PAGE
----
The Puggle: November 2017 edition
/ Dana Schmidt / The Puggle / December 4, 2017
Welcome to the November installment of The Puggle, where the Echidna Giving team highlights emerging issues and findings related to girls’ education. This month we are excited to share a piece we published in the Stanford Social Innovation Review about the Half-Truths That have Sidetracked Girls’ Education. We hope you’ll read our analysis of why we’re falling short of delivering on the promise of girls’ education and add to the discussion. And we’d welcome hearing your reactions and additional “truths” in girls’ education!
As our article points out, when we paint the girls’ education picture with broad strokes, we miss important details about which problems matter most for which girls. New research from the 2017 cohort of Echidna Global Scholars at the Brookings Institution helps deepen our understanding of the types of issues facing specific communities of girls. This year’s cohort examined rural adolescents in India, Maya communities in Mexico, Maasai girls in Kenya, and school-age mothers in Jamaica.
Other research out of the Brookings Institution provides a framework for linking girls’ life skills education to social change. Christina Kwauk and Amanda Braga argue that in order for girls to translate life skills into better lives, they have to be able to exercise their skills in their contexts. They underscore that we can’t place the burden of changing gender unequal societies on girls alone. (This NYTimes article underscores how dangerous it can be when women are forced to “serve as the leading edge of change” in gender equality.)
Complementing this theoretical framework for life skills programming is a recent rigorous review out of the Gender and Adolescence: Global Evidence (GAGE) examining the effectiveness of life skills programs and girls’ clubs on girls’ well being outcomes. It finds that programs targeting life skills have been successful in changing gender norms and practices and increasing confidence, knowledge, educational achievement, and civic engagement. But the review points out that we don’t know the relative impact of girls’ clubs versus more system-focused initiatives. The authors didn’t find any studies of institutionalized programs like Girl Guides, only externally funded, time-limited programs. That begs the question of sustainability of the programs and the longevity of the gains for girls. Can system-wide efforts like UNICEF’s work to mainstreaming life skills and citizenship education in the Middle East and North Africa impart the same crucial outcomes for girls at wider scale and in a more lasting way?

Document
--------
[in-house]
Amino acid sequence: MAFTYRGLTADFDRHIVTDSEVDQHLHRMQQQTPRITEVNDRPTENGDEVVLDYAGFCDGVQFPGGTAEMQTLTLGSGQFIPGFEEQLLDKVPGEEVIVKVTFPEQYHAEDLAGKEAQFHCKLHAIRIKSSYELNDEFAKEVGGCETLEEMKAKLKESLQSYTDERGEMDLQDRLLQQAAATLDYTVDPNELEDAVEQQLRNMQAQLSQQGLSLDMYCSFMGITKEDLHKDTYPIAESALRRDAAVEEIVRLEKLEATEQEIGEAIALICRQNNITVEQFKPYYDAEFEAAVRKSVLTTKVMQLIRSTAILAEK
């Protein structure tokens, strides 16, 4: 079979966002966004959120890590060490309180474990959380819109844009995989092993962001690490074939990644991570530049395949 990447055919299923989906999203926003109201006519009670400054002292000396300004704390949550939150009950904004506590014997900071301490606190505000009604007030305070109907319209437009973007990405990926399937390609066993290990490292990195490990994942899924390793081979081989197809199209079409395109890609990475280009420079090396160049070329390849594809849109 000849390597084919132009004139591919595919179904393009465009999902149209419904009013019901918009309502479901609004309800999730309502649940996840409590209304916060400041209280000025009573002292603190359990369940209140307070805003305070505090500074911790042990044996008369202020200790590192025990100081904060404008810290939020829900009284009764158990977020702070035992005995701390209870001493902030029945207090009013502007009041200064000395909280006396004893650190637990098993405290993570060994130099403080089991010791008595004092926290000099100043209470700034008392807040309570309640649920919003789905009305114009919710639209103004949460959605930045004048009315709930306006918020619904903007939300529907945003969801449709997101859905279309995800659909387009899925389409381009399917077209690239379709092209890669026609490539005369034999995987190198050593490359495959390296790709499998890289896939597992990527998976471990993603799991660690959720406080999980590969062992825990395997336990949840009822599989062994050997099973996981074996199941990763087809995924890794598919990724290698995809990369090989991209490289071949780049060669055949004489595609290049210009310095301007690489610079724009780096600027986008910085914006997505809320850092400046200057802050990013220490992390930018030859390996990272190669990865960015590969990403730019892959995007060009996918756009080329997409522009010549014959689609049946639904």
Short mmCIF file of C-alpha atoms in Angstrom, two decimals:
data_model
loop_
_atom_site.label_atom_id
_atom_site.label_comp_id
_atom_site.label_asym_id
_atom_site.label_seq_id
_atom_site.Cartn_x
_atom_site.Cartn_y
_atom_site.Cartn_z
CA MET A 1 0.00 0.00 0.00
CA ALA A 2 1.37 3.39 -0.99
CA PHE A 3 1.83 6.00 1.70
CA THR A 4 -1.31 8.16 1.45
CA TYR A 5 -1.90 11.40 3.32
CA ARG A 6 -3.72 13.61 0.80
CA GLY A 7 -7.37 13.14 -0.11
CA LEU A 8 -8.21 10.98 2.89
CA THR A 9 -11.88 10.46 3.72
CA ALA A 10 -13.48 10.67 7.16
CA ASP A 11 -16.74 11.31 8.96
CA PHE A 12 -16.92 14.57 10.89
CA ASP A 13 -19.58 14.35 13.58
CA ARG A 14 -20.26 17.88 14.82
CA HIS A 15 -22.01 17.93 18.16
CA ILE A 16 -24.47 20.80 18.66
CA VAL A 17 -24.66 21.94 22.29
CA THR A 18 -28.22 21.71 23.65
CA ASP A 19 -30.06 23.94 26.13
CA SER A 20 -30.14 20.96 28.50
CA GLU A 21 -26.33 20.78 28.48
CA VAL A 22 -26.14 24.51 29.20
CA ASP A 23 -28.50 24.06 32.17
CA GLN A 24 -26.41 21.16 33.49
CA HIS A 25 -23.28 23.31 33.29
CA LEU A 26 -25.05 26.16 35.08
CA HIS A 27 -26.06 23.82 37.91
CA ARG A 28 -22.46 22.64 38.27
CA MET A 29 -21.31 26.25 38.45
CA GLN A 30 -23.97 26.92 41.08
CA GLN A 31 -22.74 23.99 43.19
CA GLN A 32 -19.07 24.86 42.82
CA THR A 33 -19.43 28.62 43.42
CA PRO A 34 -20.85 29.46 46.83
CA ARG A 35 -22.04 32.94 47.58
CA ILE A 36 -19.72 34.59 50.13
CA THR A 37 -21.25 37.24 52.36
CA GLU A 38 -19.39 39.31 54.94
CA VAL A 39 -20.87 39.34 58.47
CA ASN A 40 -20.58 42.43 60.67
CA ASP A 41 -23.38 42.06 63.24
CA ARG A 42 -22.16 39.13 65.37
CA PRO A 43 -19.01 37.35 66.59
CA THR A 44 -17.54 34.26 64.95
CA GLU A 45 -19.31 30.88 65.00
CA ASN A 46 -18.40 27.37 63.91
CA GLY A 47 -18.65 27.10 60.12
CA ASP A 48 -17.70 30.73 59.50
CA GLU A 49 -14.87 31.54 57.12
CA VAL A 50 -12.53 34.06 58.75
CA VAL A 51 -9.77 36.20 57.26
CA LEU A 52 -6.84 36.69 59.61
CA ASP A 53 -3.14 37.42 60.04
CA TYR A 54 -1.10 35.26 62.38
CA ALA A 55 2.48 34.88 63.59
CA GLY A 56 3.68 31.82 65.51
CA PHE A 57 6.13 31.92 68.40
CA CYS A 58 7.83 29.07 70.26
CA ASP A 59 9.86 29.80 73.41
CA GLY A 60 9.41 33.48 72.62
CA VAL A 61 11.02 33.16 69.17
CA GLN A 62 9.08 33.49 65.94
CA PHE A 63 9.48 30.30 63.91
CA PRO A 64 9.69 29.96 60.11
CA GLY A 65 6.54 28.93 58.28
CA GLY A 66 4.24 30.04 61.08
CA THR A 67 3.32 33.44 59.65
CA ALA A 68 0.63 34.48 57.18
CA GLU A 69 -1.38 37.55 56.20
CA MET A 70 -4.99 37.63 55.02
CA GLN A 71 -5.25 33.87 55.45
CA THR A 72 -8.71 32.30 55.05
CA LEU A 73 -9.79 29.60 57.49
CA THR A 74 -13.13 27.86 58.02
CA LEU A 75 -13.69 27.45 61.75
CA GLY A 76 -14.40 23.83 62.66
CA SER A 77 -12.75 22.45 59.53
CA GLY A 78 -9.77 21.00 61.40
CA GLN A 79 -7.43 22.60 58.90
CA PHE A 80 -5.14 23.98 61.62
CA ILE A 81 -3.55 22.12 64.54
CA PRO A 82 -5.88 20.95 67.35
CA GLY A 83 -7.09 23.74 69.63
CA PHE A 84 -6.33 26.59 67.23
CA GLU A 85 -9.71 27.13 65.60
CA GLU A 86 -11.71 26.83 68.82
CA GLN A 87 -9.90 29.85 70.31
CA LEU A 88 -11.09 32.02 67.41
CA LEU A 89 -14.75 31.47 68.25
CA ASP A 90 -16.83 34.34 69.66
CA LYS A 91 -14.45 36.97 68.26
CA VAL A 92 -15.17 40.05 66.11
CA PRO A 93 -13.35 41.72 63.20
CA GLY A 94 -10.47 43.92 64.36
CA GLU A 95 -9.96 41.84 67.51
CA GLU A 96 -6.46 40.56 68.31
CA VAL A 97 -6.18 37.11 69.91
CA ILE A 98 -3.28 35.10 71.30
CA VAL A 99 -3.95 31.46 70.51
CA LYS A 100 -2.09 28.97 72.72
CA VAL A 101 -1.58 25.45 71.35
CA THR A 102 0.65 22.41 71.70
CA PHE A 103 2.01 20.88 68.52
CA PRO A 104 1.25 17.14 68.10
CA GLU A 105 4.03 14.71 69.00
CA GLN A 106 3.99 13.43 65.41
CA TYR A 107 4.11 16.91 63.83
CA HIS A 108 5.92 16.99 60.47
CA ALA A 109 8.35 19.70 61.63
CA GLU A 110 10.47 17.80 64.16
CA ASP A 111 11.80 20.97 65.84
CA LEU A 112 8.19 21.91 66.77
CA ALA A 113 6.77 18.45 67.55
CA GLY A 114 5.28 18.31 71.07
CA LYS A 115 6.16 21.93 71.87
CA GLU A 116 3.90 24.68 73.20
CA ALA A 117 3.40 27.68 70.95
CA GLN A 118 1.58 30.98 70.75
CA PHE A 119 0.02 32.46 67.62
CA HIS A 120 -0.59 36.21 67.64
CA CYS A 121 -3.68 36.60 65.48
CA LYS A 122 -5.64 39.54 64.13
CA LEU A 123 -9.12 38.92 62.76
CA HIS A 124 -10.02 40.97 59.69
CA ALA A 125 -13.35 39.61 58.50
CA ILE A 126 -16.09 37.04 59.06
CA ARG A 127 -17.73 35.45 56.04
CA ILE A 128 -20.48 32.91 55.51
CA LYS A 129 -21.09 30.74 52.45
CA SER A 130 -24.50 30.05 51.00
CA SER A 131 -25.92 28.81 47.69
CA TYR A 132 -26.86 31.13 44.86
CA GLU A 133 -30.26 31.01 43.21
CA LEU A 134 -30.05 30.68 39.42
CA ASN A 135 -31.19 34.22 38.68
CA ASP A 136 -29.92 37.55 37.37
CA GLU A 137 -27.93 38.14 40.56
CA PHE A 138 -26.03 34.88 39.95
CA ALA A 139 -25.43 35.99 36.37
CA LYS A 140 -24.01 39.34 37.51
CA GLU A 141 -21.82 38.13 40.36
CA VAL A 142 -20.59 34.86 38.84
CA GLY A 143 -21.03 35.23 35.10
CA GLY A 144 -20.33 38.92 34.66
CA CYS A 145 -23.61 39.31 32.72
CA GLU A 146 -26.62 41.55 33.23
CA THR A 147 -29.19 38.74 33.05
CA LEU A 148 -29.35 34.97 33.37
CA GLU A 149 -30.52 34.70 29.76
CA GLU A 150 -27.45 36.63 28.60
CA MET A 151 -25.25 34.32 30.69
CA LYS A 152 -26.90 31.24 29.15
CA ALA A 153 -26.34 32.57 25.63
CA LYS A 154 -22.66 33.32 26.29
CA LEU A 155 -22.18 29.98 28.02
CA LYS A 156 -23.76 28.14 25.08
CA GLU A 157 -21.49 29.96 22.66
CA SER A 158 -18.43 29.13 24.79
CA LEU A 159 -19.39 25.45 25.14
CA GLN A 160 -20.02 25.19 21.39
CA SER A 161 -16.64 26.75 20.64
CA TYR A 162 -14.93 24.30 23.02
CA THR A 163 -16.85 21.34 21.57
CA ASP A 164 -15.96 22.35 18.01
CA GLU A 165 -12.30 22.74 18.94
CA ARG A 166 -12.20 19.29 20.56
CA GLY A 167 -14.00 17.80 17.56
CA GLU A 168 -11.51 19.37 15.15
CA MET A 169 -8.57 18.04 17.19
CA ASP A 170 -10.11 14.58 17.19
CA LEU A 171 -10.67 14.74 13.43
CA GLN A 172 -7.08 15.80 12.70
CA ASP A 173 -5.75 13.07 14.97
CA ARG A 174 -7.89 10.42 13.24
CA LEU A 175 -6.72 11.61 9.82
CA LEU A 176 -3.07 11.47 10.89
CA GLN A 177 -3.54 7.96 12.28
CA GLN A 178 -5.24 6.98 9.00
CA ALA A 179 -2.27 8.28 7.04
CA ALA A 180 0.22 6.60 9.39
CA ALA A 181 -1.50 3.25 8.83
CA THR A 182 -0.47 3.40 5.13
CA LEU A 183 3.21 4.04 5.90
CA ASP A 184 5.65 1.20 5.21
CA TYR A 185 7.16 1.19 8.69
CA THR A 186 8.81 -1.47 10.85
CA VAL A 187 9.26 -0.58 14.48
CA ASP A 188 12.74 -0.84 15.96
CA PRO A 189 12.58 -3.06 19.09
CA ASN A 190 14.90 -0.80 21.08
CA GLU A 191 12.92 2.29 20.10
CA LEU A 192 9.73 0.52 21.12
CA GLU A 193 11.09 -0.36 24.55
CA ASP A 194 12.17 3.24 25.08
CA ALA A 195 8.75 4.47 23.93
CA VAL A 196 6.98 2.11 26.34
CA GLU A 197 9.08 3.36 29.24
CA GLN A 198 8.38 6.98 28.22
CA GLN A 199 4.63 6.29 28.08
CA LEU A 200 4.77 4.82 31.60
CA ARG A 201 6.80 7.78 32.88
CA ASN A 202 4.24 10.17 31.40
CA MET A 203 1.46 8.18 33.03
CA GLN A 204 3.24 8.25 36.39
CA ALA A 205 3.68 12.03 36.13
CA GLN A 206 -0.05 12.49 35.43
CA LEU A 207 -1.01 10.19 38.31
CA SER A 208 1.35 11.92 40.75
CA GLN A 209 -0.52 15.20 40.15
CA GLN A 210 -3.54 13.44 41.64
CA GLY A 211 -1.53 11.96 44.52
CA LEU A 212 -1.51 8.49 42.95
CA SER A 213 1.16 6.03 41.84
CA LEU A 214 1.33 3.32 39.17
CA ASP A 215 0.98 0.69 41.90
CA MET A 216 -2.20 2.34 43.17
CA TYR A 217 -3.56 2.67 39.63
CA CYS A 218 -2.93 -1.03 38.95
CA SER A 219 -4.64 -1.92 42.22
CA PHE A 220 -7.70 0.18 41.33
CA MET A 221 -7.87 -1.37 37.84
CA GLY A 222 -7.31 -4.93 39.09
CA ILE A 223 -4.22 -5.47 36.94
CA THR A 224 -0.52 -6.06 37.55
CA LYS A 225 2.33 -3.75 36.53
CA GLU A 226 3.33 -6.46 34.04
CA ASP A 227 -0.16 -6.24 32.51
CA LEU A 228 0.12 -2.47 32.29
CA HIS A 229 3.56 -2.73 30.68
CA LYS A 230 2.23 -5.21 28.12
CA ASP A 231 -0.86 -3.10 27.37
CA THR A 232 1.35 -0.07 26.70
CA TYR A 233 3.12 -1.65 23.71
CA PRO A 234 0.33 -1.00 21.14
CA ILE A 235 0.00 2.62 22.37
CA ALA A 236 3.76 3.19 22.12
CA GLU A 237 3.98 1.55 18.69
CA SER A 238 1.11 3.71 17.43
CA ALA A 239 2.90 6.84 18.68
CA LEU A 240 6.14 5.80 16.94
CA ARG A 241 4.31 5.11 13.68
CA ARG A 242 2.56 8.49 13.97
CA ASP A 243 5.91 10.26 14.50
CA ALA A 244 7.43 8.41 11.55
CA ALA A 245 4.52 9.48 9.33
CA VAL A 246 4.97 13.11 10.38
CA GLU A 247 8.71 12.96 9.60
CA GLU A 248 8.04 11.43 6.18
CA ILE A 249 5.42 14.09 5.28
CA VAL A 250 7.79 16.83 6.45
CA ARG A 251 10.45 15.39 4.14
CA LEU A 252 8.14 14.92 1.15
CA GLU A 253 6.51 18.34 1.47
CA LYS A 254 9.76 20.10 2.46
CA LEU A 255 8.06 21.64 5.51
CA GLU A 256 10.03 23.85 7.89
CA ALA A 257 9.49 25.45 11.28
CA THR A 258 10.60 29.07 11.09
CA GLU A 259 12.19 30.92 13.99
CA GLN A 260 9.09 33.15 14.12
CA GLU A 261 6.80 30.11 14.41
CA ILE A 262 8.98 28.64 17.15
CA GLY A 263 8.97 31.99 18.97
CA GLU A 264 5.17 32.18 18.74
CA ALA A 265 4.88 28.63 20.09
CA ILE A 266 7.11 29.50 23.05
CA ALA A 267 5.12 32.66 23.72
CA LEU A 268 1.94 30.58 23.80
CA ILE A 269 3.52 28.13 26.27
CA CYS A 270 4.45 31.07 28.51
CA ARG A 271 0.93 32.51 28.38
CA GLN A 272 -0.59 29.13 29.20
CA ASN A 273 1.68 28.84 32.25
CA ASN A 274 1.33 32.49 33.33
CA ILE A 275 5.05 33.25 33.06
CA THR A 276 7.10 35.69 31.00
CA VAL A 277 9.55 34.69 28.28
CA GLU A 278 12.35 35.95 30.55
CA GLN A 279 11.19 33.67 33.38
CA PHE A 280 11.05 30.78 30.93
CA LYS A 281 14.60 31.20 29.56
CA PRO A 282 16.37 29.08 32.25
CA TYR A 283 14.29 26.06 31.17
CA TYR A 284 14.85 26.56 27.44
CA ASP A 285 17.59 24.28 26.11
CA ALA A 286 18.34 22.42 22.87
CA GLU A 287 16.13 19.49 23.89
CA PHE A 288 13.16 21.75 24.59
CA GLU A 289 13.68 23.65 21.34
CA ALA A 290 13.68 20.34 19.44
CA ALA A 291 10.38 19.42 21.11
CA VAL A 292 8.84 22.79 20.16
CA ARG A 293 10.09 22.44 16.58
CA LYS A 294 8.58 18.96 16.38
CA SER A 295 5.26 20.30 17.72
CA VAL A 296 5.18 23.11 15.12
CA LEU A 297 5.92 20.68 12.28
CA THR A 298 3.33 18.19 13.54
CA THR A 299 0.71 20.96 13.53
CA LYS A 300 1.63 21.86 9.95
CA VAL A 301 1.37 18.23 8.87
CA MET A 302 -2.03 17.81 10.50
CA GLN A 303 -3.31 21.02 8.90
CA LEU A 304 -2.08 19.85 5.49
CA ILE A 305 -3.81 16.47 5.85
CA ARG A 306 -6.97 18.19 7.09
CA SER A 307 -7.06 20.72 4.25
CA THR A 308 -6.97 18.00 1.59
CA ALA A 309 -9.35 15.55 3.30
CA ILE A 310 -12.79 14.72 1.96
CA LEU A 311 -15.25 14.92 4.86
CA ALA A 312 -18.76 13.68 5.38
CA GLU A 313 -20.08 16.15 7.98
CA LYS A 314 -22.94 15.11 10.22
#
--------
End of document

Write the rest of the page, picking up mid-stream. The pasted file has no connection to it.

Most life skills programs target adolescent girls. A new reportfrom Plan International argues for the importance of early childhood programming to end the cycle of gender discrimination. The report documents the numerous ways gender discrimination hampers early childhood development: by limiting women’s abilities to adequately care for their children; by reducing the nutritional and learning opportunities that young girls can pursue; and by making traditional gender norms central to children’s identity as early as age three.
It argues that when early childhood programming is done well, it can help break the cycle of gender discrimination at lower cost than later interventions that have to overcome early childhood deficits. Marginalized children—including girls—that receive high quality early childhood interventions close achievement and well-being gaps with their more privileged peers. And programming can also promote more equal gender relationships (evidence from a small sample of children in Sweden indicates that children who attend ‘gender-neutral’ preschools are less likely to gender-stereotype). Better yet, mothers are freed up for employment and older sisters have more time for their own education.
Have you seen other research worth highlighting? Are there other girls’ education truths we should feature? Let us know in the comments below!